The Americans with Disabilities Act (ADA) is a federal law that U.S. Congress enacted and signed into law in July of 1990 and has since expanded. The Act protects individuals with disabilities who work and seek employment within the United States.
The Act’s purpose is to ensure that ALL employees companies are provided with reasonable accommodation to perform their jobs. For instance, companies may require at least one translator (or interpreter) to translate English into Sing Language and vice versa. An interpreter is especially critical in specific fields such as engineering or medicine because of the specialized nature of the information needed. If an employee or client cannot comprehend communications, they will have a hard time understanding crucial information involved in the workplace. These misunderstandings can mean someone’s life in medical settings and someone’s future on legal grounds.
The ADA ensures that individuals with disabilities are given the same opportunity for employment as other individuals. Any individual with a disability who experiences discrimination can use the ADA law for protection in court.
What are some of the steps that a business owner can take to ensure that they comply with the ADA? Business organizations must register with the Department of Labor. Once they become registered, they are required to undergo many tests and monitoring procedures to ensure compliance. Managers and employees should also begin by undergoing cultural competency training and awareness presentations.
At Ability Summit 2020 Microsoft CEO Satya Nadella explains his personal passion for accessibility technologies and what accessibility means to him and to Microsoft. Satya’s son has made this personal to him. He demonstrates why empathy is core to embedding accessibility into the DNA of Microsoft and into business culture at large.
Hi. I’m Jenny Lay-Flurrie, Chief Accessibility Officer at Microsoft. We’re going to talk about accessibility, so first let’s explain what this is. There are lots of examples of accessibility in the world. There’s accessibility of buildings and physical space with ramps, power door openers and more. And there’s also digital accessibility. Rendering websites, software, and games, to be accessible and inclusive for people with disabilities. All this and a lot more are great. Because at the core, accessibility is about creating experiences that are inclusive of the one billion people with disabilities around the world. With accessibility, we have both an opportunity and a responsibility to create inclusive tech that works for all of us. Accessibility is NOT optional. It is a key priority for Microsoft.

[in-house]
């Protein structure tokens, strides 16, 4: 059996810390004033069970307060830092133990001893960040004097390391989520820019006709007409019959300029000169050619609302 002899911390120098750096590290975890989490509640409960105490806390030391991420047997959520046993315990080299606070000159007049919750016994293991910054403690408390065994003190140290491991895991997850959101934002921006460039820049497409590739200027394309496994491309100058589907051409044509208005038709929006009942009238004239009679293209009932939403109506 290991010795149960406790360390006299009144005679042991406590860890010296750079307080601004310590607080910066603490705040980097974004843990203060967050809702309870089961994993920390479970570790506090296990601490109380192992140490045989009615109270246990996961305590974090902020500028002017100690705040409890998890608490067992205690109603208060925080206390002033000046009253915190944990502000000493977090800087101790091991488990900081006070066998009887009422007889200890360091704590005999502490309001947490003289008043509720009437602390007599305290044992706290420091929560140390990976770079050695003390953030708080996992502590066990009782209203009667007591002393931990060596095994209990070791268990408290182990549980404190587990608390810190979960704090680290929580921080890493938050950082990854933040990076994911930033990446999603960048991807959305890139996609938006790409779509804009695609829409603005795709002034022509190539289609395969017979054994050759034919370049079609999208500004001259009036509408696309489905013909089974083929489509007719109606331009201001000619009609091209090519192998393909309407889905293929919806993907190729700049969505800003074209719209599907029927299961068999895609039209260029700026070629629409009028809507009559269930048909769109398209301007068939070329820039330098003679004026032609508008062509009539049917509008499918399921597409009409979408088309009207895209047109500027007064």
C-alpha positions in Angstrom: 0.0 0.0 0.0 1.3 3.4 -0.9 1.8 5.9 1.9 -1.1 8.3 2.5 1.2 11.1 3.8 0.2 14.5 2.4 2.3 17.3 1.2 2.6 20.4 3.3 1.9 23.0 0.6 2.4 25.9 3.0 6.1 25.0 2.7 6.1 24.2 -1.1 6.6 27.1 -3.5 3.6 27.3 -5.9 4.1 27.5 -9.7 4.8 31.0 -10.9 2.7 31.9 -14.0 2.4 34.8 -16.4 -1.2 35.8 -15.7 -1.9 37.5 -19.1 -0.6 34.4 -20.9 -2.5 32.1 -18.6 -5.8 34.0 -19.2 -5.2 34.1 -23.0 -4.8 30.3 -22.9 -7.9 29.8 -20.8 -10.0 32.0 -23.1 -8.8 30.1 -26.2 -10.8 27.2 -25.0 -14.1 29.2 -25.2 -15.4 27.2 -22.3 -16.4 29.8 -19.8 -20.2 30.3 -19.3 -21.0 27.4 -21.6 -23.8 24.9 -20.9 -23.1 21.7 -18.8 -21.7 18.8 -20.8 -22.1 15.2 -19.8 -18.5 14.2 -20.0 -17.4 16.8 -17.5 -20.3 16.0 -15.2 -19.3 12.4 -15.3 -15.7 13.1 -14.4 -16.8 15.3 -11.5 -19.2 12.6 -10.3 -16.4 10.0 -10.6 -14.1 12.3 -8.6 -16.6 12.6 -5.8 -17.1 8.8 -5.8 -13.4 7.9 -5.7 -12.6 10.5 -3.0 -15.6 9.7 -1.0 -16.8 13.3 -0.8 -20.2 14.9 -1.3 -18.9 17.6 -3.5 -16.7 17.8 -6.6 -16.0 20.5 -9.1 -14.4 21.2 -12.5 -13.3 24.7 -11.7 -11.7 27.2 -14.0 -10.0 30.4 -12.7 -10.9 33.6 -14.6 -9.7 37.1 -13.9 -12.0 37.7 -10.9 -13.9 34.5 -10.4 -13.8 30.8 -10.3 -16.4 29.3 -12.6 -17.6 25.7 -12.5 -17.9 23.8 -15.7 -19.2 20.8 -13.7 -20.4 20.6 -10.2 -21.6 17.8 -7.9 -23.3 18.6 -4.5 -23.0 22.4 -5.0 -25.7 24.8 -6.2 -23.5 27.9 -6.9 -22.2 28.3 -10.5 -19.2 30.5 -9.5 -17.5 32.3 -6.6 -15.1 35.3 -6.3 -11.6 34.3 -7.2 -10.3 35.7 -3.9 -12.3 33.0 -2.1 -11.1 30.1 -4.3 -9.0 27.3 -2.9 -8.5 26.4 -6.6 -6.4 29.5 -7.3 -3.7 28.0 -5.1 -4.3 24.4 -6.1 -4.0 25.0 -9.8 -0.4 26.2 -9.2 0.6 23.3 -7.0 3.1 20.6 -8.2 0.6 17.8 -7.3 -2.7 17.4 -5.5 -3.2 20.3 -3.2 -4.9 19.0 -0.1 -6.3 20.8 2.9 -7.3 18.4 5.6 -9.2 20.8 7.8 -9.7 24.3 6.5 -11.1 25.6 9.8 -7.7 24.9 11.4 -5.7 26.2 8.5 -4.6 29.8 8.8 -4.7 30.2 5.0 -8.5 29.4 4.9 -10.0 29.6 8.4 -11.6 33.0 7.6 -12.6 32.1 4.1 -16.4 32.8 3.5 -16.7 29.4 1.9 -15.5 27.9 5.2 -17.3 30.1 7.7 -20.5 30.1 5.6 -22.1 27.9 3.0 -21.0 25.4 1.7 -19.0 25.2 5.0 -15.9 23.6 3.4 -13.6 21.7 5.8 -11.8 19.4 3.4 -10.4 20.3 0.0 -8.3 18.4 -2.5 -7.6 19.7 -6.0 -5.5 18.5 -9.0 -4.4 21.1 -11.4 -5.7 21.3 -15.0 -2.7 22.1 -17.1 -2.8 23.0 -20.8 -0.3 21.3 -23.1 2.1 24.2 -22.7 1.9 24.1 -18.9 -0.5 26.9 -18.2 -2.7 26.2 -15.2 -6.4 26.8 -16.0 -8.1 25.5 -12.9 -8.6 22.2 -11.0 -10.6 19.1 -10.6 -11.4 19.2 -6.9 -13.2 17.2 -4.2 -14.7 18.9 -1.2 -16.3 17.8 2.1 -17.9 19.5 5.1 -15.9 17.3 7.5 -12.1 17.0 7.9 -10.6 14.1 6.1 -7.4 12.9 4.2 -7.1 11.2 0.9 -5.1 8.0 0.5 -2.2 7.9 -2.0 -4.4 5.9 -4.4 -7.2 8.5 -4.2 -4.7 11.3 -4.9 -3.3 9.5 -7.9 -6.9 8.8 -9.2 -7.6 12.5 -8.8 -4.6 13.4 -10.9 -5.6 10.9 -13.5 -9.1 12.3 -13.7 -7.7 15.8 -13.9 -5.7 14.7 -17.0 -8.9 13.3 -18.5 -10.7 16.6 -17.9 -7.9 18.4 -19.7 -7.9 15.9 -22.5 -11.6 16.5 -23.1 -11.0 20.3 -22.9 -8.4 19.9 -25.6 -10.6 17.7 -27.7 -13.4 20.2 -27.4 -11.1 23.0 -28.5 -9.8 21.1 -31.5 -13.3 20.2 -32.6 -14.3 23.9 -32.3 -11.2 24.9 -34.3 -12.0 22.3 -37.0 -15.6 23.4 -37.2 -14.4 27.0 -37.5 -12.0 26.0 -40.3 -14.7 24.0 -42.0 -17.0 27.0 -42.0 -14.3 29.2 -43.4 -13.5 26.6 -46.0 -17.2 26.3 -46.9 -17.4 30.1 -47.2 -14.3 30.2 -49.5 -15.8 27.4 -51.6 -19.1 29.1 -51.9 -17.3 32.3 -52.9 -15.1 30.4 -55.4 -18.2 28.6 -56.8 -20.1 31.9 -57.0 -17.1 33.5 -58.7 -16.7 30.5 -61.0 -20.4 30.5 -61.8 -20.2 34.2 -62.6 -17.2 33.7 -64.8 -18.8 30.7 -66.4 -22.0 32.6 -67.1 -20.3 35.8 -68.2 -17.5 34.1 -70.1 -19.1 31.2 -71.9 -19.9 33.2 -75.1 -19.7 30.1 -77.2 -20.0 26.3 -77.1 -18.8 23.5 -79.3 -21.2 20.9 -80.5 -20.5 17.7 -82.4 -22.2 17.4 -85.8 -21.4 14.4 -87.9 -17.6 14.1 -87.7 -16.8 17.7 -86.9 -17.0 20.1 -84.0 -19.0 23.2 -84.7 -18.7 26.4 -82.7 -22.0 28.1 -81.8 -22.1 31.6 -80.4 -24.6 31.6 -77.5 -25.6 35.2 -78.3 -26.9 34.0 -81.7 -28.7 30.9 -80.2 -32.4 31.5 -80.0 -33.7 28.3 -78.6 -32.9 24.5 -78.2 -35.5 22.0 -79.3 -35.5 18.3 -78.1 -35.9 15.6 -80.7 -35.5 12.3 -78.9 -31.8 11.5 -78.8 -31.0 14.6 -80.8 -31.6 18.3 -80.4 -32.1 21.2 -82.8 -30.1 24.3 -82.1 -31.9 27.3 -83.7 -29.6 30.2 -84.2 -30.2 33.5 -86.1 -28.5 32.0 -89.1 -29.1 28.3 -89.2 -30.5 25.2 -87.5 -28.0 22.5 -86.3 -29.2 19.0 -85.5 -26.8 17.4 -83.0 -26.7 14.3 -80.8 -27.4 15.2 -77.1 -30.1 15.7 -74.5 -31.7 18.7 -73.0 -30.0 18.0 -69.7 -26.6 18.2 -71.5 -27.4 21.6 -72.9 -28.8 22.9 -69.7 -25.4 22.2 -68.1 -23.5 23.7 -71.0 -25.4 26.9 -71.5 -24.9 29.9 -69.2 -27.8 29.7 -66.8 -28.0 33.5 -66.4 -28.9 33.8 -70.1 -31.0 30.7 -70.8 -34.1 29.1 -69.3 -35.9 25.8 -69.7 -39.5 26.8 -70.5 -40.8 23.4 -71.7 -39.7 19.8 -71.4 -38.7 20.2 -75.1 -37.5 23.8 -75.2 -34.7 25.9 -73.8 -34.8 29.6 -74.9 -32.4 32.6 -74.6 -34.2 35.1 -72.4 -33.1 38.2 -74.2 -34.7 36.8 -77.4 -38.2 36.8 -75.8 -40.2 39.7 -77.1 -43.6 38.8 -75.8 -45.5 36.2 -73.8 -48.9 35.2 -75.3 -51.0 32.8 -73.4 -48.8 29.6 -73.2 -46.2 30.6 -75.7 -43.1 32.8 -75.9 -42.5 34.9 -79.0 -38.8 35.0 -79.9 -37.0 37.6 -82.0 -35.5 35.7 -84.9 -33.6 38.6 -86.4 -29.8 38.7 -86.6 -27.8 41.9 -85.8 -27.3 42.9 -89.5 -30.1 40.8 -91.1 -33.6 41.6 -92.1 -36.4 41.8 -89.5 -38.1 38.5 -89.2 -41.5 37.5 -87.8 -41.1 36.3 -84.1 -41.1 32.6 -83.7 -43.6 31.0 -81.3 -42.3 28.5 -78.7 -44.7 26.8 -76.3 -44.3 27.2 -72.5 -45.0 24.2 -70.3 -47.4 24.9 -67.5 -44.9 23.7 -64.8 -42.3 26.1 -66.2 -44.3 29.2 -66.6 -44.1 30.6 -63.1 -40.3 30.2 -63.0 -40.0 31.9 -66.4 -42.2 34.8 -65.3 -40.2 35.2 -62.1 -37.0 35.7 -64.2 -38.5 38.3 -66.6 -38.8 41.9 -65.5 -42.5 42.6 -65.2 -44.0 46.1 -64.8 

Technology can connect people in how they communicate, how they learn, transact and experience the world. And when tech is inclusive, we can connect people and information in amazing ways. On the flip side, if accessibility is not considered and your process does not prioritize accessibility, you have the power to exclude people, which is clearly not what we want to do. So, if we’re really going to lean into our mission to empower every person and every organization on the planet to achieve more, we have to think about accessibility, and embed it into the DNA of Microsoft. It’s an ecosystem. It starts with the people that we hire and empower. Right the way through to our marketing, communications, to the standards to which we hold our suppliers, vendors, and partners, our products, our innovations, and our workplace. Because we have an amazing opportunity to explore the great potential and hard questions, of how to create the next generation of accessible tech and the wave of innovation that comes with it. Just imagine what we can do together.
We’re going to take you on a journey through time and space, and to illustrate some of the common scenarios. Just remember that everyone’s experience is completely different. And we’re going to share just a few stories that will be helpful in understanding accessibility for now and the future. Thank you for investing your time to watch this today.
When it comes to assistive technologies the person leading the way for Microsoft is their Chief Accessibility Officer Jenny Lay-Flurrie. She’s from Birmingham, England, is profoundly deaf, works in Seattle, Washington, USA, and is passionate about the importance of putting inclusion at the heart of corporate culture. This is no small undertaking as it requires a paradigm shift in corporate thinking. But Jenny has never shied away from a fight. This October 1, 2020 interview may be giving you a first look at this amazing woman. Here’s a more in-depth look into her: https://news.microsoft.com/stories/people/jenny-lay-flurrie.html.